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  1. #1
    Flotsam's Avatar
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    Spotting with Sumi?

    Many years ago a Photographer that had worked his entire career from Teenaged Apprentice to eventual Septuagenarian Owner at a venerable old New York Portrait Studio, taught me to spot B&W prints using Japanese Sumi ink. I loved it and have never used anything else since then.
    Tonight, as I am finishing up a few prints, it occurred to me that I have no idea whether anyone else is spotting with this stuff.
    I am just curious, have any of you spotted with Sumi Ink? How'd you like it?
    That is called grain. It is supposed to be there.
    =Neal W.=

  2. #2
    roy
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    [QUOTE=Flotsam].
    I am just curious, have any of you spotted with Sumi Ink? QUOTE]

    No but it sounds interesting. Is this a black ink and if so, how would you cope with warm toned prints ? The inks I use are applied virtually dry.
    Roy Groombridge.

    Cogito, ergo sum.
    (Descartes)

  3. #3

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    Just tried Sumi...

    Quote Originally Posted by Flotsam
    I am just curious, have any of you spotted with Sumi Ink? How'd you like it?
    I have always had difficulty using Spotone to conceal dust spots on my prints. After reading this post, I bought a stick of Sumi ink, roughed up a sheet of glass using sandpaper, and tried it. I really like spotting this way!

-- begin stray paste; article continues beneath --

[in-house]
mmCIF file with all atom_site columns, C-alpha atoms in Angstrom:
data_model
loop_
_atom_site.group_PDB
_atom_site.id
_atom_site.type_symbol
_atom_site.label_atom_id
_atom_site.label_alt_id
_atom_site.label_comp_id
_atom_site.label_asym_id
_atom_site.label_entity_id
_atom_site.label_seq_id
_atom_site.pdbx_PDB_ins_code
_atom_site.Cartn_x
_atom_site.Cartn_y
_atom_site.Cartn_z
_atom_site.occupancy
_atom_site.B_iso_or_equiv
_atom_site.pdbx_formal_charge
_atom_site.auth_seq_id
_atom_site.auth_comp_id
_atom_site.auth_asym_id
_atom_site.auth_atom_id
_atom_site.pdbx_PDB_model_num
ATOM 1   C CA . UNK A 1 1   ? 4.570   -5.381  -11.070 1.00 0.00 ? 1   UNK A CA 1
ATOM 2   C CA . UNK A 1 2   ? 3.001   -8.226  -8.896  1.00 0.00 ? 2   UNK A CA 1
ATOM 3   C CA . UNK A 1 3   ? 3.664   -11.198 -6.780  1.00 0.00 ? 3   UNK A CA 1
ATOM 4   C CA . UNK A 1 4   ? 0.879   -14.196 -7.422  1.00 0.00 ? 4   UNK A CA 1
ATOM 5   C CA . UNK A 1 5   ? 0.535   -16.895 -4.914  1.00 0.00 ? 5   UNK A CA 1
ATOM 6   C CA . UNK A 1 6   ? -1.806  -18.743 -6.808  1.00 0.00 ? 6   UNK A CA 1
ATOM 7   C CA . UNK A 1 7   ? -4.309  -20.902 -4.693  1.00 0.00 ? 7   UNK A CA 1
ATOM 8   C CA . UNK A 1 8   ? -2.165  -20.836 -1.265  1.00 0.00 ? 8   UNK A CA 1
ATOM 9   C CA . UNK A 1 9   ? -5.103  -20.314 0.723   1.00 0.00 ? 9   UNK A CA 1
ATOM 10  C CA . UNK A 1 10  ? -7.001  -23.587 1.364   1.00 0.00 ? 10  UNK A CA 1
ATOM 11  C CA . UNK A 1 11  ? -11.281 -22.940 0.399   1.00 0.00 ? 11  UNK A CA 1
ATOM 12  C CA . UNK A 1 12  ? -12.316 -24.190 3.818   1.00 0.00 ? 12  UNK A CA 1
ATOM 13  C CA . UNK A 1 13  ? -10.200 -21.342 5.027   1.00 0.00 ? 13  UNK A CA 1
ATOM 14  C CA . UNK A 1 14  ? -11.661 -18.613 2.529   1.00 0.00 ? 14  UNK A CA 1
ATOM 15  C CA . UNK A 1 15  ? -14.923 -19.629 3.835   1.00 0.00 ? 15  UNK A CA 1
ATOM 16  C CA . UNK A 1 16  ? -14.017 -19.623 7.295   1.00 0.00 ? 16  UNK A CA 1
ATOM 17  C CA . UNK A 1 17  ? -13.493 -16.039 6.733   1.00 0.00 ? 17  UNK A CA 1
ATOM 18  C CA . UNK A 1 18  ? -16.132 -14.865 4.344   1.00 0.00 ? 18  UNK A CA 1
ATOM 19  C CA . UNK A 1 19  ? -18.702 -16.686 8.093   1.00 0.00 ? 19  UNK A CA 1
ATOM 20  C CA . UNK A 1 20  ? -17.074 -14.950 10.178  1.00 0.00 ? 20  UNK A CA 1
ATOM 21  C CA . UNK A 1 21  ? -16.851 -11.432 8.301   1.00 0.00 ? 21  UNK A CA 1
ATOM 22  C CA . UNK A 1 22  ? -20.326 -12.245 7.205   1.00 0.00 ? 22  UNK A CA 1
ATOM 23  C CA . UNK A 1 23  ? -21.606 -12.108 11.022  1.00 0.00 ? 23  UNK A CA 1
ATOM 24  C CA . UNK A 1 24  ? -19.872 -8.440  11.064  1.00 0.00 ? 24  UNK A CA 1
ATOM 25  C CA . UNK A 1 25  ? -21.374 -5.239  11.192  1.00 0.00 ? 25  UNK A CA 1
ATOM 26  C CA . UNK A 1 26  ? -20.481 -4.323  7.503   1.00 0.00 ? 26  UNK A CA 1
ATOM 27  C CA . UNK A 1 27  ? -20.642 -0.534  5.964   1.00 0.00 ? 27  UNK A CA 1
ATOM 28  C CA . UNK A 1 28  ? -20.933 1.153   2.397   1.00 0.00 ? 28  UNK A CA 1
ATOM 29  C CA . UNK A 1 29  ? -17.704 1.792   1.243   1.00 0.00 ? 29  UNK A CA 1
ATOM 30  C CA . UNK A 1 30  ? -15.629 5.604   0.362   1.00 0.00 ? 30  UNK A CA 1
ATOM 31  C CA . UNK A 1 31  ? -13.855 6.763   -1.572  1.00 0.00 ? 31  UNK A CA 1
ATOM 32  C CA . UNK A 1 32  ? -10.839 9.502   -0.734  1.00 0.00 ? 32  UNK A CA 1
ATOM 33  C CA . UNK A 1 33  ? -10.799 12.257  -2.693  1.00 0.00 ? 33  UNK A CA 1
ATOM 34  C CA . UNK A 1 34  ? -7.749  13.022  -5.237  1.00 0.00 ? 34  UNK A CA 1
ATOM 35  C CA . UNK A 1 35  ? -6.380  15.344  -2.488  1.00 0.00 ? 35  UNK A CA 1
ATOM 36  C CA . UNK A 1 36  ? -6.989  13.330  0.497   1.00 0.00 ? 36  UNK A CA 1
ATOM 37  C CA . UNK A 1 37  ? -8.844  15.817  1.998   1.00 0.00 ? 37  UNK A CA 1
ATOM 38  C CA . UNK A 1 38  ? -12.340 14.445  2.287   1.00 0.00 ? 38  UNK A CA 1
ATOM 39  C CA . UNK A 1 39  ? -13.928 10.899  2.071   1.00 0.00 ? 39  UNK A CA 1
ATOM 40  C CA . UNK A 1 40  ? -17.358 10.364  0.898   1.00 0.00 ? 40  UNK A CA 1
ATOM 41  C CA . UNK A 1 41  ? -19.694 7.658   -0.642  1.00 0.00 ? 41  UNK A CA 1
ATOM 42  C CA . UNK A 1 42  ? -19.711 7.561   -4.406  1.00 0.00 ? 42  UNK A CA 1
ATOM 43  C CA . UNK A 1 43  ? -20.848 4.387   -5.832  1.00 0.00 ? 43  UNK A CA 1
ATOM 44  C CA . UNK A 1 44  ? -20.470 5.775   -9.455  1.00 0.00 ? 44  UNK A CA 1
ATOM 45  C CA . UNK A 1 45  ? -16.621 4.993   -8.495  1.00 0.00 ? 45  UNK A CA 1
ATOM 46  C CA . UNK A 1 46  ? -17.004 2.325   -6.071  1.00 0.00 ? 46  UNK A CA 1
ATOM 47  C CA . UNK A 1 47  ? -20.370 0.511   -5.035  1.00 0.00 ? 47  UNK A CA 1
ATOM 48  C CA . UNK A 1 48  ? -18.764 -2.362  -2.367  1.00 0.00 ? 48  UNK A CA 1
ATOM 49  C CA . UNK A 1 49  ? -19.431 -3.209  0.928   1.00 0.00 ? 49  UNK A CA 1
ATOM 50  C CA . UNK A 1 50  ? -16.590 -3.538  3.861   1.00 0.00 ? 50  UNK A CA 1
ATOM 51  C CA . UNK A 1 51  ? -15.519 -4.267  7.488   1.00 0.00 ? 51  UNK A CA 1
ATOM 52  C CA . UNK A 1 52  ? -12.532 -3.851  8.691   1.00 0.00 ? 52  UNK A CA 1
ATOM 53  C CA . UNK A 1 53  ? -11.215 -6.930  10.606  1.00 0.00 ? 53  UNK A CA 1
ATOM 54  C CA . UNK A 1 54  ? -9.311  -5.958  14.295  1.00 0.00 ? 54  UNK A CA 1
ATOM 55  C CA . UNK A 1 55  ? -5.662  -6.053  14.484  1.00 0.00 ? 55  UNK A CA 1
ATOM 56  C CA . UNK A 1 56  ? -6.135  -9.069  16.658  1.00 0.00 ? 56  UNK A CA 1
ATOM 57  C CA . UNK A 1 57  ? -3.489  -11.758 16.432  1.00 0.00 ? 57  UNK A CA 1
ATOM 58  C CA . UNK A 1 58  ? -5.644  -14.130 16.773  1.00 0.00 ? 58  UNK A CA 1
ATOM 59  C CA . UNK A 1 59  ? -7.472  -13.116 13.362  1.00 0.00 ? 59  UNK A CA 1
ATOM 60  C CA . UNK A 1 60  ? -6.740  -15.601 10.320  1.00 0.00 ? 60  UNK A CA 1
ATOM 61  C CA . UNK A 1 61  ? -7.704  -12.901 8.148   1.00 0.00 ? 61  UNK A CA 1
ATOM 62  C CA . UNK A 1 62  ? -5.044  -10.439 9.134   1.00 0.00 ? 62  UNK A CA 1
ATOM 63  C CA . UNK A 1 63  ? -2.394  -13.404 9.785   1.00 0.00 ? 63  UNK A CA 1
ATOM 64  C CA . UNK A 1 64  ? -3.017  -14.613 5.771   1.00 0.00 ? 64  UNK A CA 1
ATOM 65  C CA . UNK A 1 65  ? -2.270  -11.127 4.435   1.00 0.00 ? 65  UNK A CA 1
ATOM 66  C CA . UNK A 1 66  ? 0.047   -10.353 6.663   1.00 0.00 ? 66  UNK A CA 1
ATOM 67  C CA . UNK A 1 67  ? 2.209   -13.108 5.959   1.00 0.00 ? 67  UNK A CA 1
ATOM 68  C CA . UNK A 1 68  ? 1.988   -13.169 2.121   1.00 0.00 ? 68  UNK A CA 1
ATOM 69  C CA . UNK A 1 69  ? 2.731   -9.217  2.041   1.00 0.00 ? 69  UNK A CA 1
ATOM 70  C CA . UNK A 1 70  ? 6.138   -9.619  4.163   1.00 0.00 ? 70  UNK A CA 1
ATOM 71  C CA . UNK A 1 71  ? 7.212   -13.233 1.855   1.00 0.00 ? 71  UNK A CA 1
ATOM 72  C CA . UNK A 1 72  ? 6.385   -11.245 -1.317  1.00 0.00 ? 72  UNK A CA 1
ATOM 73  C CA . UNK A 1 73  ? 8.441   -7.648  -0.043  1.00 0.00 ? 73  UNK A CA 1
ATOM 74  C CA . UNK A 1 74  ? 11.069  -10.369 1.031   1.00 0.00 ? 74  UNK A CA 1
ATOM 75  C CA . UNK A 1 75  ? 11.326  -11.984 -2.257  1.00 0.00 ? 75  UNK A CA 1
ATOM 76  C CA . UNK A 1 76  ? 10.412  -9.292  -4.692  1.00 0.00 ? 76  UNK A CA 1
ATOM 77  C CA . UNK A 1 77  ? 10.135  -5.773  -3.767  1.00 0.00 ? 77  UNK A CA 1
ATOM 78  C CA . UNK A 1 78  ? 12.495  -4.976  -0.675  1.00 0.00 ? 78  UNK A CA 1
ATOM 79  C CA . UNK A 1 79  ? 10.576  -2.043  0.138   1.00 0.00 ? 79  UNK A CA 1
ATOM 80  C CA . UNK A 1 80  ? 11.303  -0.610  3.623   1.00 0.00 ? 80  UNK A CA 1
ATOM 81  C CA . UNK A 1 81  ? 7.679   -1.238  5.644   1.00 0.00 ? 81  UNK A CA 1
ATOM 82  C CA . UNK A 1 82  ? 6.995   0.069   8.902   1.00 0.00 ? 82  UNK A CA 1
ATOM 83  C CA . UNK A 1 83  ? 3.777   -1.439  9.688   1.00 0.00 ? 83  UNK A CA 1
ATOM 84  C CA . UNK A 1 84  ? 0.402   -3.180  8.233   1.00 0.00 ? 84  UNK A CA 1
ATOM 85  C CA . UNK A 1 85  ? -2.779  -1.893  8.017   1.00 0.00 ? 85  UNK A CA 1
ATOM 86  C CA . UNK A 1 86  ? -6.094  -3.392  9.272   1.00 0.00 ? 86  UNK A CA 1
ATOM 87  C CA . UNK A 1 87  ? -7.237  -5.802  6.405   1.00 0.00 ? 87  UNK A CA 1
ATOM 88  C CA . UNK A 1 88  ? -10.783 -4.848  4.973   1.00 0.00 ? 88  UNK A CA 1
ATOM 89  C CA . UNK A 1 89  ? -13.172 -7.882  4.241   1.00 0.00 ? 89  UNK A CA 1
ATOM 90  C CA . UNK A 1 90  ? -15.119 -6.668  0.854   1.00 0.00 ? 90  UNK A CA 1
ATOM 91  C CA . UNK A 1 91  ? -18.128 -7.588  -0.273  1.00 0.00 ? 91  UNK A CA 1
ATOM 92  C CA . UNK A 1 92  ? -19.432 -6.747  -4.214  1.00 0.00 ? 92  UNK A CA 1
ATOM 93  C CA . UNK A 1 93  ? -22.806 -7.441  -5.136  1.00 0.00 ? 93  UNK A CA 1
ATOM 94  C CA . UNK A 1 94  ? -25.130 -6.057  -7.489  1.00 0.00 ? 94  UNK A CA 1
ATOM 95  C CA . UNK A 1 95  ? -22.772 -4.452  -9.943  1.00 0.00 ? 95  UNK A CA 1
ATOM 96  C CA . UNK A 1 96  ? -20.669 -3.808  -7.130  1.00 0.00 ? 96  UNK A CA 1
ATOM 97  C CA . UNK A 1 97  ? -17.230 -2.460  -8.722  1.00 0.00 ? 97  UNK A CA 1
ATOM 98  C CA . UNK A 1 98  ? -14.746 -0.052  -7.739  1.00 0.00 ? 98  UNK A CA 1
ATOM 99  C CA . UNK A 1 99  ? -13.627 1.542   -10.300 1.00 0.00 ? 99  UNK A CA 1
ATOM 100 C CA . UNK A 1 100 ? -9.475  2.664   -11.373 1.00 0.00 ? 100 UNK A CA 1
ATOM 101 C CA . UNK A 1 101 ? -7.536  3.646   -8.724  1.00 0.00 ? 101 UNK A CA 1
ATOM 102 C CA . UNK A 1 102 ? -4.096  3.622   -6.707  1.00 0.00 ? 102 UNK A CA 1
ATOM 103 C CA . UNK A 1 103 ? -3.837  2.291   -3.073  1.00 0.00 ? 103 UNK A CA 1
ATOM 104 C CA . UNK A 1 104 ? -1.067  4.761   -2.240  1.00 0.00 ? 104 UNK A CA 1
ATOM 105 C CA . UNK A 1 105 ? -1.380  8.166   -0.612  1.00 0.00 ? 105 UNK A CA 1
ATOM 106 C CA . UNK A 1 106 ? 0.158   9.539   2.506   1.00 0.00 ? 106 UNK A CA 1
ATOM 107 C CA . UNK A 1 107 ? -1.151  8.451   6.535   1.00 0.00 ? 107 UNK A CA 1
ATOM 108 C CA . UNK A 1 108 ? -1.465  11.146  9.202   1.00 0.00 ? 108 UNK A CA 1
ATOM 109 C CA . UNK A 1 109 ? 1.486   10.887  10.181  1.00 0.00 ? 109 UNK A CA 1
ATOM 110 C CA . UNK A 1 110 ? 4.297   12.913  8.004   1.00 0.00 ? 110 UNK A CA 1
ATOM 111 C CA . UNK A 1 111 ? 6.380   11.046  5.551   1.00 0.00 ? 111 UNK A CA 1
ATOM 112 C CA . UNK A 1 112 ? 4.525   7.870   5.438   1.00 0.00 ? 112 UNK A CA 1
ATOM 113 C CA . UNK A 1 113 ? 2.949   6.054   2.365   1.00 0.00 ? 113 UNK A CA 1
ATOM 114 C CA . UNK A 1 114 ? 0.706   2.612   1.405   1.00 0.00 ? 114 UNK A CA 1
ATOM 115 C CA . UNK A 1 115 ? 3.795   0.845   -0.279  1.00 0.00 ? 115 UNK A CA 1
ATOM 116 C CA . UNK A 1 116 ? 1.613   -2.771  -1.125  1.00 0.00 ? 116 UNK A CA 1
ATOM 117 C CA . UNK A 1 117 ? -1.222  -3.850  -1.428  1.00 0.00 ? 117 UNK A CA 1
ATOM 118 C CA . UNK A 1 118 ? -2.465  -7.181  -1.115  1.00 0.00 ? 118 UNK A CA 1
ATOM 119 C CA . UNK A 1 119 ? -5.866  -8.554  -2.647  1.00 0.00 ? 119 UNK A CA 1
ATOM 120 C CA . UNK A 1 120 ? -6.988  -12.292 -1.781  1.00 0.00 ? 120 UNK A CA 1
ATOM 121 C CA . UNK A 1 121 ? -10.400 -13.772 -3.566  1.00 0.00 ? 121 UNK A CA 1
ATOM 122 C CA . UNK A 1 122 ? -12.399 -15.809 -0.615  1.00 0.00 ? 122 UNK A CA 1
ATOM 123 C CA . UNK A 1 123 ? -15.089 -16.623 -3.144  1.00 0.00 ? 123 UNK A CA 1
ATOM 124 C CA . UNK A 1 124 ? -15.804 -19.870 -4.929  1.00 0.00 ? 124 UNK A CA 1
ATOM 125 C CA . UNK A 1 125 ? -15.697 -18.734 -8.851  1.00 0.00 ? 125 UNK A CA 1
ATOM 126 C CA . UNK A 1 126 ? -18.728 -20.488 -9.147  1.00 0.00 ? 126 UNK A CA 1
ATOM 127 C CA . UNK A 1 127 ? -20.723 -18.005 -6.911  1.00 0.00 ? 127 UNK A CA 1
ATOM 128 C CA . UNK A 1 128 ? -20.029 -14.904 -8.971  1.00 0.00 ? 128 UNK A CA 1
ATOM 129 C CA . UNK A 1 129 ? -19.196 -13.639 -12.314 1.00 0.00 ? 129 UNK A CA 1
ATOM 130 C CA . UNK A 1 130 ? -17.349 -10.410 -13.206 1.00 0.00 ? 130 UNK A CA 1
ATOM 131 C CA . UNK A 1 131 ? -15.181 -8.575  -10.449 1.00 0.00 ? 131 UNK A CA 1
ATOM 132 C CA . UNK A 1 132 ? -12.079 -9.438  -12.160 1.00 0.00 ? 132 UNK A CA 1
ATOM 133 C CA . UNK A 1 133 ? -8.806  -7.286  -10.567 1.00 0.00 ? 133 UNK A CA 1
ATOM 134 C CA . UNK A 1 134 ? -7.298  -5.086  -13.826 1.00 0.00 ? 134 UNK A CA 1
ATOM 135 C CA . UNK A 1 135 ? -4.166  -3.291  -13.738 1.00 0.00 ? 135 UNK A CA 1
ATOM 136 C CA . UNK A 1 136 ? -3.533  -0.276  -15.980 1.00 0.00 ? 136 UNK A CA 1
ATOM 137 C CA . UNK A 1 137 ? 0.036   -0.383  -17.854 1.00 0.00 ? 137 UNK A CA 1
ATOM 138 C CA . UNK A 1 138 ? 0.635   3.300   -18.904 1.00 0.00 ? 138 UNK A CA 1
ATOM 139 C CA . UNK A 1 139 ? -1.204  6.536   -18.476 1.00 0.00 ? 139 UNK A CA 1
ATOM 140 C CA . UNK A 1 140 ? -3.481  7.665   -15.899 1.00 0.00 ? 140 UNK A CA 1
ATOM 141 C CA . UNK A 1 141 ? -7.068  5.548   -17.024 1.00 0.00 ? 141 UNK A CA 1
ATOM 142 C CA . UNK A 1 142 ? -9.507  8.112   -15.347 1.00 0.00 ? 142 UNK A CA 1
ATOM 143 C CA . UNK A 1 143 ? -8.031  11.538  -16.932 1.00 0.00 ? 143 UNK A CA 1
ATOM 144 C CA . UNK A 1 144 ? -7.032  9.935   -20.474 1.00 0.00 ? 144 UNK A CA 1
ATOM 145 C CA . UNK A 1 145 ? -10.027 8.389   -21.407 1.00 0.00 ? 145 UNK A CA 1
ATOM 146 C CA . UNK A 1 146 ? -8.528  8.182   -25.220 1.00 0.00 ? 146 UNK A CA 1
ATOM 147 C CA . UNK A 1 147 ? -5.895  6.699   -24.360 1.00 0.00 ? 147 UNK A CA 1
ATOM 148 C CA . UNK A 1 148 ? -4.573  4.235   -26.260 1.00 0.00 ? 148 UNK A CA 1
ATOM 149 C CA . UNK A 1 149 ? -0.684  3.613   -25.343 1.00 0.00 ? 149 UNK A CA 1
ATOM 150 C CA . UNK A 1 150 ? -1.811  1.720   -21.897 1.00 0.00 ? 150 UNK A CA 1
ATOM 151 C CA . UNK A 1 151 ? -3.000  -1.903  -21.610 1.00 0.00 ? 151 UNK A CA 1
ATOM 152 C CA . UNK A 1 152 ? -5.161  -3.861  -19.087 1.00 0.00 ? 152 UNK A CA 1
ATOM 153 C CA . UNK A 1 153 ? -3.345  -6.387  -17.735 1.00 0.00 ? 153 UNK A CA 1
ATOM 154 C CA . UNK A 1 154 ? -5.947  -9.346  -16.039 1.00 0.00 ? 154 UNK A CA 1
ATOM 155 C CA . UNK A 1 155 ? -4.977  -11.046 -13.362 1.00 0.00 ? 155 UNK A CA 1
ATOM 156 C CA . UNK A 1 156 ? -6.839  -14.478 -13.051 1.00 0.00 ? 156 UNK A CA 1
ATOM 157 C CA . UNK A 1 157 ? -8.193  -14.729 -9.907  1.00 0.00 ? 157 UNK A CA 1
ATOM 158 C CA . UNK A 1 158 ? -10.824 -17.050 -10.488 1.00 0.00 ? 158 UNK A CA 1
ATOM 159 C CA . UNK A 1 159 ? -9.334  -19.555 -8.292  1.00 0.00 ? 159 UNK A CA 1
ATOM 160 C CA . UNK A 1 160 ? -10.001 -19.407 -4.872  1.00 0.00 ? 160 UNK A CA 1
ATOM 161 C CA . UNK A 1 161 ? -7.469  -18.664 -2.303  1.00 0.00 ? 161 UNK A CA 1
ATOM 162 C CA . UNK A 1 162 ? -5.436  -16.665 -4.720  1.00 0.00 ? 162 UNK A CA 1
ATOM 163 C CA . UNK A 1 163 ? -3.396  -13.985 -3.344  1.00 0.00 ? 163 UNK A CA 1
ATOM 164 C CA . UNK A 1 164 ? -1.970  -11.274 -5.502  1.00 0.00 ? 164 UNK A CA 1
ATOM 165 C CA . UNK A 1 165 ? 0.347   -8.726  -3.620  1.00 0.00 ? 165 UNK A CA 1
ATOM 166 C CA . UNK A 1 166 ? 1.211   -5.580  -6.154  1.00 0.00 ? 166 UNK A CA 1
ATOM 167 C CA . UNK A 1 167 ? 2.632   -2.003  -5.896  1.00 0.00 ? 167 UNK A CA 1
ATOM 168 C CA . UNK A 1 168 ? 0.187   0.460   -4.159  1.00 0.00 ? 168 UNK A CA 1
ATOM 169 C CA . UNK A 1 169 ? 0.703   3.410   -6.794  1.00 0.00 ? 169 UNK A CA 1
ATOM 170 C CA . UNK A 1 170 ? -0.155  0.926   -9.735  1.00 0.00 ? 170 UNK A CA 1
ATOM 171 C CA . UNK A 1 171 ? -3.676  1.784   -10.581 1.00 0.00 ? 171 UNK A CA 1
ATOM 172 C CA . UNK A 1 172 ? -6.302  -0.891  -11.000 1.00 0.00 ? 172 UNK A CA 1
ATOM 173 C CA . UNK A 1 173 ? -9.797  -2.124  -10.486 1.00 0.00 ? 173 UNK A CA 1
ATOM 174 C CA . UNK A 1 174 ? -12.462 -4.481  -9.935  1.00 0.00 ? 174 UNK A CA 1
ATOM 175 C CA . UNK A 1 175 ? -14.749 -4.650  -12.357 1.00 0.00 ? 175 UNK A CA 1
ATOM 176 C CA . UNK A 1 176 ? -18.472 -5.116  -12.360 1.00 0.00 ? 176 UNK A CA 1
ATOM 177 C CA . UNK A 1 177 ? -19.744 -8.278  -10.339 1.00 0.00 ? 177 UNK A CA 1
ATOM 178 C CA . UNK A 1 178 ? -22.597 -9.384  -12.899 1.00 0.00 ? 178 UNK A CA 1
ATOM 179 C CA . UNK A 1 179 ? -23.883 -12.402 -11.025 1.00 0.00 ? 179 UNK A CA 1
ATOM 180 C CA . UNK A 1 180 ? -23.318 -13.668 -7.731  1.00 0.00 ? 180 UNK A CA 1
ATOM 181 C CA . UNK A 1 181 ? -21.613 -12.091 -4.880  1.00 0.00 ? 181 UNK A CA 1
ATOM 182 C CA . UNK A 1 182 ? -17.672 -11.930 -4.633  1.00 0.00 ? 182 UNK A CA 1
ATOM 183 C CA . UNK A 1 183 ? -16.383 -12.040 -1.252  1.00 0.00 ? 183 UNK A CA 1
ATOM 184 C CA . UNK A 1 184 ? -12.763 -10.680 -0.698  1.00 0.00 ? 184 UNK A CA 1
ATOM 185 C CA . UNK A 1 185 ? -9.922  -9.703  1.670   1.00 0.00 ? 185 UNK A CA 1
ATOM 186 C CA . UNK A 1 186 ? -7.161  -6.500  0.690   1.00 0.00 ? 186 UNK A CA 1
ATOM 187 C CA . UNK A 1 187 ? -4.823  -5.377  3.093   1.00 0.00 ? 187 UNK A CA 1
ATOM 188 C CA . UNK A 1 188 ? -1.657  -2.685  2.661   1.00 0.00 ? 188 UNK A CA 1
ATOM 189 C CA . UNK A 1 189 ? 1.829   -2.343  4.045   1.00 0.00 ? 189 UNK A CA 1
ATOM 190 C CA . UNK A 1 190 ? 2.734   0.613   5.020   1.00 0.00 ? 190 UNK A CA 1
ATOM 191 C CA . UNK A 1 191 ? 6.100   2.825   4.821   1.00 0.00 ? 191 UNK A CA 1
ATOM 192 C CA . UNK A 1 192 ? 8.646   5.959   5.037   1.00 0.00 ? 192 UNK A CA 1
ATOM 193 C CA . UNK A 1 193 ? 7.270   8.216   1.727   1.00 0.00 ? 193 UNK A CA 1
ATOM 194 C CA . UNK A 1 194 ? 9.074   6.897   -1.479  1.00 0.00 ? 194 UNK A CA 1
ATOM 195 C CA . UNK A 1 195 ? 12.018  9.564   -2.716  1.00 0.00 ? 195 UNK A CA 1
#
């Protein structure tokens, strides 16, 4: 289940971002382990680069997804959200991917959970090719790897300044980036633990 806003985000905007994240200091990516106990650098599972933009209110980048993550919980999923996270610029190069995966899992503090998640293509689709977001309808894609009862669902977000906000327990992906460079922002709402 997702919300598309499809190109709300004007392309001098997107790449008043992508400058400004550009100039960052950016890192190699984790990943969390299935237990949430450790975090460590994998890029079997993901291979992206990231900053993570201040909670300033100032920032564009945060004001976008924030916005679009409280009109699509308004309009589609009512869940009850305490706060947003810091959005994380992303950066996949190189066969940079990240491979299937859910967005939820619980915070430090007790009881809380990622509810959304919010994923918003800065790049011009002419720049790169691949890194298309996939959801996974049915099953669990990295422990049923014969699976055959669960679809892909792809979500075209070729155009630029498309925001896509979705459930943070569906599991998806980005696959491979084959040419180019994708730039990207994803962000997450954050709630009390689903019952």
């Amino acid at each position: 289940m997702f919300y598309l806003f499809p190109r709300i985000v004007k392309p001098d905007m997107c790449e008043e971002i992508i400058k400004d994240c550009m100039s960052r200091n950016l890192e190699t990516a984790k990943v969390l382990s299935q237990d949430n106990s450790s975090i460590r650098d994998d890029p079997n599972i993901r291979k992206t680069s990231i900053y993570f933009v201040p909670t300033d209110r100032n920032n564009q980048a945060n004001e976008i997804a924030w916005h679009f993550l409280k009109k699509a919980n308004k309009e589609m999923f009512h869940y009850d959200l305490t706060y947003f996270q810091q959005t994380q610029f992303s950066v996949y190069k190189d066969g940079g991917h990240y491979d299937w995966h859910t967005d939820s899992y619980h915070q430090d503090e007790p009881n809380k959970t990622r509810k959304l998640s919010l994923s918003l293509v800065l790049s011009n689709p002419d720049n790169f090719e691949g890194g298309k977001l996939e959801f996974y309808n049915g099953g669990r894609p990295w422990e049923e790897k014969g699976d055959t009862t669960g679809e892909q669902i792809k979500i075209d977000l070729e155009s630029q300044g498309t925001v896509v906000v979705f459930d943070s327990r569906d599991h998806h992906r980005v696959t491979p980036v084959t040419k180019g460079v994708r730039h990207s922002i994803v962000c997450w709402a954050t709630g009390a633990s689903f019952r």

The chief advantage for me was the ability to make a thicker ink which gave me more control over the brush tip.

    Thanks Flotsam for the recommendation.

  4. #4
    Donald Qualls's Avatar
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    Yes, sumi ink is black -- the pigment is pure carbon, aka lampblack, in a uniquely Japanese binder (I don't recall what all goes into it, but there's no other ink like it). I'd guess you could mix it with a little red or blue watercolor to alter the tone for cold or warm tone papers, selenium toned prints, etc.
    Photography has always fascinated me -- as a child, simply for the magic of capturing an image onto glossy paper with a little box, but as an adult because of the unique juxtaposition of science and art -- the physics of optics, the mechanics of the camera, the chemistry of film and developer, alongside the art in seeing, composing, exposing, processing and printing.

  5. #5
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    [QUOTE=roy][QUOTE=Flotsam].
    I am just curious, have any of you spotted with Sumi Ink? QUOTE]
    I mix my own spotting liquid to match the paper or tone using the following transparent Marshal Photo Retouch Colors: Basic Black, Basic Grey and Bright Orange. I assume that since you are using Sumi Ink that you may wish “warm-up” the ink – so, use a mixture of Bright Orange and water. I did not invent this approach, John Sexton did. If anyone wants the chart I made up, I’ll post it.

  6. #6
    Flotsam's Avatar
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    I've been a spotting fool lately and am loving Sumi. Very fast once you get the brush loaded just right.

    As far as tone matching, I tend to print on colder, neutral papers and, in many years, I have never had a problem. The fellow who turned me on to it used Elon to adjust contrast on graded papers which can add a pronounced greenish tone and he used it all the time with great success (although if he was spotting a sepia print he used Kodak red opaque). This led me to the conclusion that the importance of tone matching might be over-rated. At least with ink. I am assuming that with warm enough papers, it must start to become noticable and that water color idea sounds interesting.
    That is called grain. It is supposed to be there.
    =Neal W.=



 

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